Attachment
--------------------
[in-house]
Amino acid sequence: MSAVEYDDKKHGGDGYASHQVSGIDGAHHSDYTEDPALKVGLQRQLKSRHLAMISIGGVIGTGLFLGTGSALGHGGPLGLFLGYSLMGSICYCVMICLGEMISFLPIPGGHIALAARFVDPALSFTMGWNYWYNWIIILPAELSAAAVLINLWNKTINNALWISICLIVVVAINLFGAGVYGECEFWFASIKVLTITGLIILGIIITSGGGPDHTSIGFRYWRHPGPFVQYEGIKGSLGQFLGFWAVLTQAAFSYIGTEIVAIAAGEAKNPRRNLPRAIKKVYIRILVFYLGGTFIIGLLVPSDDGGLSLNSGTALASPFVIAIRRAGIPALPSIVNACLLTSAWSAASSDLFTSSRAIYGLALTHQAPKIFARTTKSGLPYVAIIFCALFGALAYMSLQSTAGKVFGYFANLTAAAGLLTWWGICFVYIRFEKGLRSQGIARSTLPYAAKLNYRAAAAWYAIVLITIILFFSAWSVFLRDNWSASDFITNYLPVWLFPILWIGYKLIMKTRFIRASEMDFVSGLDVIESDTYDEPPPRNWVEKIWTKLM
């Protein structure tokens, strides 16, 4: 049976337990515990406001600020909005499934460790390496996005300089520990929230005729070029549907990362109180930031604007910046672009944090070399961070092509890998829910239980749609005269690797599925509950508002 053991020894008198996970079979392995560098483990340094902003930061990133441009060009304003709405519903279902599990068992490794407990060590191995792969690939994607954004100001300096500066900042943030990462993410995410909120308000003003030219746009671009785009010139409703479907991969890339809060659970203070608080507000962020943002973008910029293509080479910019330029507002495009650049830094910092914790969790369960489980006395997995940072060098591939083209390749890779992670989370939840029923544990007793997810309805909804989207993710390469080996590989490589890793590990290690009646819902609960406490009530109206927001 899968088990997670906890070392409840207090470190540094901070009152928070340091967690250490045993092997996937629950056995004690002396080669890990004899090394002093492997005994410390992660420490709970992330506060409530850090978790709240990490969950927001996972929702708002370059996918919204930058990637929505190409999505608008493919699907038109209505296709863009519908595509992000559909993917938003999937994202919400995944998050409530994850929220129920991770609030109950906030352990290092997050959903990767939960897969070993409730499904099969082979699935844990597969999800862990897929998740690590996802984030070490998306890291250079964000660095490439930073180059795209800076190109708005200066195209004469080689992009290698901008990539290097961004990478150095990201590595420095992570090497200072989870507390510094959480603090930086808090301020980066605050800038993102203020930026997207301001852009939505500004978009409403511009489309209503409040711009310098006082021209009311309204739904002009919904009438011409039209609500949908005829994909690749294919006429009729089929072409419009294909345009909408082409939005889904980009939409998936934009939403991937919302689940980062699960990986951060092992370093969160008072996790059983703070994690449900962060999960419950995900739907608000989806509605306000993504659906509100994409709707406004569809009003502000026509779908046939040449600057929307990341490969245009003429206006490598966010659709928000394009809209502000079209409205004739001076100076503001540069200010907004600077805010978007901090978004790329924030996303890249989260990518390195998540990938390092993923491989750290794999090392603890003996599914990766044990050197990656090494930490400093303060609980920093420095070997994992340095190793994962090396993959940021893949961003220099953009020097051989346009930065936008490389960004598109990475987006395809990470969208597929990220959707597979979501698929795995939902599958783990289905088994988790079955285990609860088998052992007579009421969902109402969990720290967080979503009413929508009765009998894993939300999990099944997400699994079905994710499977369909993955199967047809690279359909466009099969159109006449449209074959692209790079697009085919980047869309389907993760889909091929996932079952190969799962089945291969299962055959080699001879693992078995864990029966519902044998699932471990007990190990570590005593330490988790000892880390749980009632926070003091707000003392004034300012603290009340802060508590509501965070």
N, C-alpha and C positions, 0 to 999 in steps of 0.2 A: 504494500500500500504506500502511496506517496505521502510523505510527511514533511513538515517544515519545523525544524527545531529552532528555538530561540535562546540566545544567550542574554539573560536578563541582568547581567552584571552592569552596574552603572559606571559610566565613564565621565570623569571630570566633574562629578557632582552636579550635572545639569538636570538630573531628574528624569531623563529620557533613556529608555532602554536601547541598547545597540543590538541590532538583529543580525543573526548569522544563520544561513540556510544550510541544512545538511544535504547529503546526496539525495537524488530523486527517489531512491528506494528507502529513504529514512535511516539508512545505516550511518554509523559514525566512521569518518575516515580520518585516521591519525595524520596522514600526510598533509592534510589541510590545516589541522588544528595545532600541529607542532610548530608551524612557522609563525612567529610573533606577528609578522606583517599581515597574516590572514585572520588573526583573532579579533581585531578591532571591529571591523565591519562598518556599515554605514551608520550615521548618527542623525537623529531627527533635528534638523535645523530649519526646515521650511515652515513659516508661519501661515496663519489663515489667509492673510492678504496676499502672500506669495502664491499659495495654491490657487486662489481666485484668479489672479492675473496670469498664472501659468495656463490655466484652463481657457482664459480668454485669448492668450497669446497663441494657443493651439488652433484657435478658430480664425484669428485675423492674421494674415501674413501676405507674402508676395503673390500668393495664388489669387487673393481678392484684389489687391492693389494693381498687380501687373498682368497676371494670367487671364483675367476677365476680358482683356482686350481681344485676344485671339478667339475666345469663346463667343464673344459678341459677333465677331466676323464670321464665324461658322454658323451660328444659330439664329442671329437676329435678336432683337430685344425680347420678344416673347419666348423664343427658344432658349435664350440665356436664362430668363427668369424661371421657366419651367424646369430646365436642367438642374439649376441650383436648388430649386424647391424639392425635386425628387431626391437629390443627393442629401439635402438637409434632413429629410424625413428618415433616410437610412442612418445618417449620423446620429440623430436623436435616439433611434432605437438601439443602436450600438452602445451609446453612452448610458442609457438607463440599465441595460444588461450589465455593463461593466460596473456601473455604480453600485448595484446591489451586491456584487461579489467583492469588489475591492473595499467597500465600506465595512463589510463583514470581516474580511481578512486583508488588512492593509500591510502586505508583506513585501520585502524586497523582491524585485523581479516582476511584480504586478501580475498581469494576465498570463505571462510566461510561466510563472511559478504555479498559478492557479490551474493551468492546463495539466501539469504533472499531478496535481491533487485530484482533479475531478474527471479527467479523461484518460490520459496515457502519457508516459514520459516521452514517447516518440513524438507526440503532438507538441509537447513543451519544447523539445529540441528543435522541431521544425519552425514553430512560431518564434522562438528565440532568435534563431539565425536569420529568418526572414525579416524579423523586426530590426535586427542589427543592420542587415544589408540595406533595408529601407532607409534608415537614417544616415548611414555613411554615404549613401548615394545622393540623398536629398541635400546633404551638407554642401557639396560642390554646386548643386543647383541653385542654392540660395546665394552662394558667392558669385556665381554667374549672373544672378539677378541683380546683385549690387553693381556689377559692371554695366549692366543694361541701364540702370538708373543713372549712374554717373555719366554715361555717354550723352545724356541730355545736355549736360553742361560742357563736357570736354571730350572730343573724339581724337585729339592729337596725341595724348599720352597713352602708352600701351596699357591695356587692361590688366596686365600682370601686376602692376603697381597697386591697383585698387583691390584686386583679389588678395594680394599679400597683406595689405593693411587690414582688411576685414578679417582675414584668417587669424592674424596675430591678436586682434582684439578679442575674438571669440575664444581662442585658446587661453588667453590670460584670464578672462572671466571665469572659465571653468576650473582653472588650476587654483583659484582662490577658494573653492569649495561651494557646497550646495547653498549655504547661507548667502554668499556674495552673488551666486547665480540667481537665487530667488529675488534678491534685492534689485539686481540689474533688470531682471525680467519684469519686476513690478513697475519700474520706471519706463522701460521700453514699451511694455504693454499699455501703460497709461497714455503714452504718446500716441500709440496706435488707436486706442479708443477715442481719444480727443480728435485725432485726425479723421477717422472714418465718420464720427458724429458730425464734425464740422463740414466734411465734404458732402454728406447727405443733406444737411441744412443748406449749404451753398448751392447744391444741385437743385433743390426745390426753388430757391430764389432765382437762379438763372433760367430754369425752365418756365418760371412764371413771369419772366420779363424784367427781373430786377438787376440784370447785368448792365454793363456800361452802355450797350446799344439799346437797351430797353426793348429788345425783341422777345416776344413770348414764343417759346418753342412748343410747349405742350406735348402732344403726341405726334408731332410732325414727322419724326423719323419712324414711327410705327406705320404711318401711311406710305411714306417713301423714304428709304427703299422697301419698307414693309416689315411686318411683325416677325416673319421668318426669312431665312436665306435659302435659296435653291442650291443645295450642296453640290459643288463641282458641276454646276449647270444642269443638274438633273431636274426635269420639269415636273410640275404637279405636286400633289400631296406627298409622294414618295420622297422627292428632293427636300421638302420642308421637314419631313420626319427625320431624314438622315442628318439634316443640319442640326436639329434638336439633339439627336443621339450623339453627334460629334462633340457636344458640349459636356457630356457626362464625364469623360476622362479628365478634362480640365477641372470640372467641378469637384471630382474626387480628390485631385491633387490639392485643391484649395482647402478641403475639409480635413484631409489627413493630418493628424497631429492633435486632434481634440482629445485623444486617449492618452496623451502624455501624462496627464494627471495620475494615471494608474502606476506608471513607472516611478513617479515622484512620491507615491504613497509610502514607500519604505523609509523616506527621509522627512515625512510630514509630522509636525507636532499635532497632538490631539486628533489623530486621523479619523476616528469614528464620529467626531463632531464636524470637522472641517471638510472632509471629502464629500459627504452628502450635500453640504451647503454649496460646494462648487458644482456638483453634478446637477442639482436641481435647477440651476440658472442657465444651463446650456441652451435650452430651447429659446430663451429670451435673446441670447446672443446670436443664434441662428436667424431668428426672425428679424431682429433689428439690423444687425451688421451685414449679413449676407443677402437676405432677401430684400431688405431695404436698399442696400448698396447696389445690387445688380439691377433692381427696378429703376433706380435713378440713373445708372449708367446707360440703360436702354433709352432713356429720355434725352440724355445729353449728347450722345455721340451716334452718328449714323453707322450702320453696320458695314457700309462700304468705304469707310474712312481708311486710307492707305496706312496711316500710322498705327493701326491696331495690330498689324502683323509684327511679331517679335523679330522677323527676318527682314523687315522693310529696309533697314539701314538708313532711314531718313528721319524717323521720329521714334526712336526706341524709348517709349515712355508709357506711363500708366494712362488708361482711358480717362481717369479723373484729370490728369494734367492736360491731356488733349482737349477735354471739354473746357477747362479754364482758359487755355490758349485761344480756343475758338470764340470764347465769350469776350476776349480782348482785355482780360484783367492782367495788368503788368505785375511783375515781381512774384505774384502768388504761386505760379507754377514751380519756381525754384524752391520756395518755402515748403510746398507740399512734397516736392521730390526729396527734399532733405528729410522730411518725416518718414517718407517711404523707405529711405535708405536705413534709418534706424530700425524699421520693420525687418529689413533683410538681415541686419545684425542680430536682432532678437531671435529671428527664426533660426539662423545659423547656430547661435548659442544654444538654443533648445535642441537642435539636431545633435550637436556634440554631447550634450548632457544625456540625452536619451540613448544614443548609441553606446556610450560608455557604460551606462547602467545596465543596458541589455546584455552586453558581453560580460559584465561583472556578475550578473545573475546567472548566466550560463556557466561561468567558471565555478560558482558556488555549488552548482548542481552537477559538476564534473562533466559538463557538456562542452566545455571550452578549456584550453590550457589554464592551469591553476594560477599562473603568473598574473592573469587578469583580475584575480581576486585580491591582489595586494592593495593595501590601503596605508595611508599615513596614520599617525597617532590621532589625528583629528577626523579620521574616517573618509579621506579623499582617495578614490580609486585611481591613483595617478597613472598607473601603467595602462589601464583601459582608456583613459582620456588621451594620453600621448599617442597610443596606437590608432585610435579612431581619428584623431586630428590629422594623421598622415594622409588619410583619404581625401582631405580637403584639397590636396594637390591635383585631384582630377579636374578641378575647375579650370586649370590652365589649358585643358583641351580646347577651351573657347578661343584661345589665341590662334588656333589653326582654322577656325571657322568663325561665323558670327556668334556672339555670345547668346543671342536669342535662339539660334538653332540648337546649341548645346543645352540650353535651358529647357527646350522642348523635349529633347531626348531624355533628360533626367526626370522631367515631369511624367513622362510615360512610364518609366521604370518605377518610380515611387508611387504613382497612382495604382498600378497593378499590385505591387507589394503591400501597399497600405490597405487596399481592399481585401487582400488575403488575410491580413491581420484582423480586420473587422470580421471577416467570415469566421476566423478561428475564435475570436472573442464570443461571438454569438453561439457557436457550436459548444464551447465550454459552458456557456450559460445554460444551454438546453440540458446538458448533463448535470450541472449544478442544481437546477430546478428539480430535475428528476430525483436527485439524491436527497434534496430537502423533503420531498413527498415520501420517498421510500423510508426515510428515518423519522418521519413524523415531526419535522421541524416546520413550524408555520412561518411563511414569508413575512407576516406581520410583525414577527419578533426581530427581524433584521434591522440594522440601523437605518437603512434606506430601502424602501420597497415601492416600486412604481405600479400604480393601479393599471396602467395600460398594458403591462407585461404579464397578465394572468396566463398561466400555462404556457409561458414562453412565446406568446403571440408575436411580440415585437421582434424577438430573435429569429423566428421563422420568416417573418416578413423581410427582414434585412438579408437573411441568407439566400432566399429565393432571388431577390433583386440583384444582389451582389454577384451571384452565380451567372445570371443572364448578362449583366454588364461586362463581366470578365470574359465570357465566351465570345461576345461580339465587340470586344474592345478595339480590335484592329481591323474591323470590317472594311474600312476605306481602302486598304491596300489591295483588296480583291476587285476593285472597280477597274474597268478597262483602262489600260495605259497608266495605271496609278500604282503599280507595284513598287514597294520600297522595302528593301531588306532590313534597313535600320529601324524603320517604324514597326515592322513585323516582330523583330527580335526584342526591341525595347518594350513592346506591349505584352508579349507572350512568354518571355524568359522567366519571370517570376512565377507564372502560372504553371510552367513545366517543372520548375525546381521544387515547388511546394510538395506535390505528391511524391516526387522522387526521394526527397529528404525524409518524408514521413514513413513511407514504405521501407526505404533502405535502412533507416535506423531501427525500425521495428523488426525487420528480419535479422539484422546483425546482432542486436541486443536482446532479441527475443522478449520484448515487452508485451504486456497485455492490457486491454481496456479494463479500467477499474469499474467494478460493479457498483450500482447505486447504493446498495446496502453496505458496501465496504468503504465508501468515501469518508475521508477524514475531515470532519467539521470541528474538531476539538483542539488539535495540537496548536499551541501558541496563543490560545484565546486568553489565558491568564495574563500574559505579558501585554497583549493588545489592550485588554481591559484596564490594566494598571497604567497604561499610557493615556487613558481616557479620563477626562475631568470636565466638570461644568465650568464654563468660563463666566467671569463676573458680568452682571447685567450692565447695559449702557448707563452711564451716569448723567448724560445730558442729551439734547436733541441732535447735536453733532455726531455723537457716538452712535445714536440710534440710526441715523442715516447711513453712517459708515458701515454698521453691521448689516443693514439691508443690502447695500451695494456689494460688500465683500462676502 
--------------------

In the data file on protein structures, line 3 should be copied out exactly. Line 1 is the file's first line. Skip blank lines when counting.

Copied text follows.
């Protein structure tokens, strides 16, 4: 049976337990515990406001600020909005499934460790390496996005300089520990929230005729070029549907990362109180930031604007910046672009944090070399961070092509890998829910239980749609005269690797599925509950508002 053991020894008198996970079979392995560098483990340094902003930061990133441009060009304003709405519903279902599990068992490794407990060590191995792969690939994607954004100001300096500066900042943030990462993410995410909120308000003003030219746009671009785009010139409703479907991969890339809060659970203070608080507000962020943002973008910029293509080479910019330029507002495009650049830094910092914790969790369960489980006395997995940072060098591939083209390749890779992670989370939840029923544990007793997810309805909804989207993710390469080996590989490589890793590990290690009646819902609960406490009530109206927001 899968088990997670906890070392409840207090470190540094901070009152928070340091967690250490045993092997996937629950056995004690002396080669890990004899090394002093492997005994410390992660420490709970992330506060409530850090978790709240990490969950927001996972929702708002370059996918919204930058990637929505190409999505608008493919699907038109209505296709863009519908595509992000559909993917938003999937994202919400995944998050409530994850929220129920991770609030109950906030352990290092997050959903990767939960897969070993409730499904099969082979699935844990597969999800862990897929998740690590996802984030070490998306890291250079964000660095490439930073180059795209800076190109708005200066195209004469080689992009290698901008990539290097961004990478150095990201590595420095992570090497200072989870507390510094959480603090930086808090301020980066605050800038993102203020930026997207301001852009939505500004978009409403511009489309209503409040711009310098006082021209009311309204739904002009919904009438011409039209609500949908005829994909690749294919006429009729089929072409419009294909345009909408082409939005889904980009939409998936934009939403991937919302689940980062699960990986951060092992370093969160008072996790059983703070994690449900962060999960419950995900739907608000989806509605306000993504659906509100994409709707406004569809009003502000026509779908046939040449600057929307990341490969245009003429206006490598966010659709928000394009809209502000079209409205004739001076100076503001540069200010907004600077805010978007901090978004790329924030996303890249989260990518390195998540990938390092993923491989750290794999090392603890003996599914990766044990050197990656090494930490400093303060609980920093420095070997994992340095190793994962090396993959940021893949961003220099953009020097051989346009930065936008490389960004598109990475987006395809990470969208597929990220959707597979979501698929795995939902599958783990289905088994988790079955285990609860088998052992007579009421969902109402969990720290967080979503009413929508009765009998894993939300999990099944997400699994079905994710499977369909993955199967047809690279359909466009099969159109006449449209074959692209790079697009085919980047869309389907993760889909091929996932079952190969799962089945291969299962055959080699001879693992078995864990029966519902044998699932471990007990190990570590005593330490988790000892880390749980009632926070003091707000003392004034300012603290009340802060508590509501965070």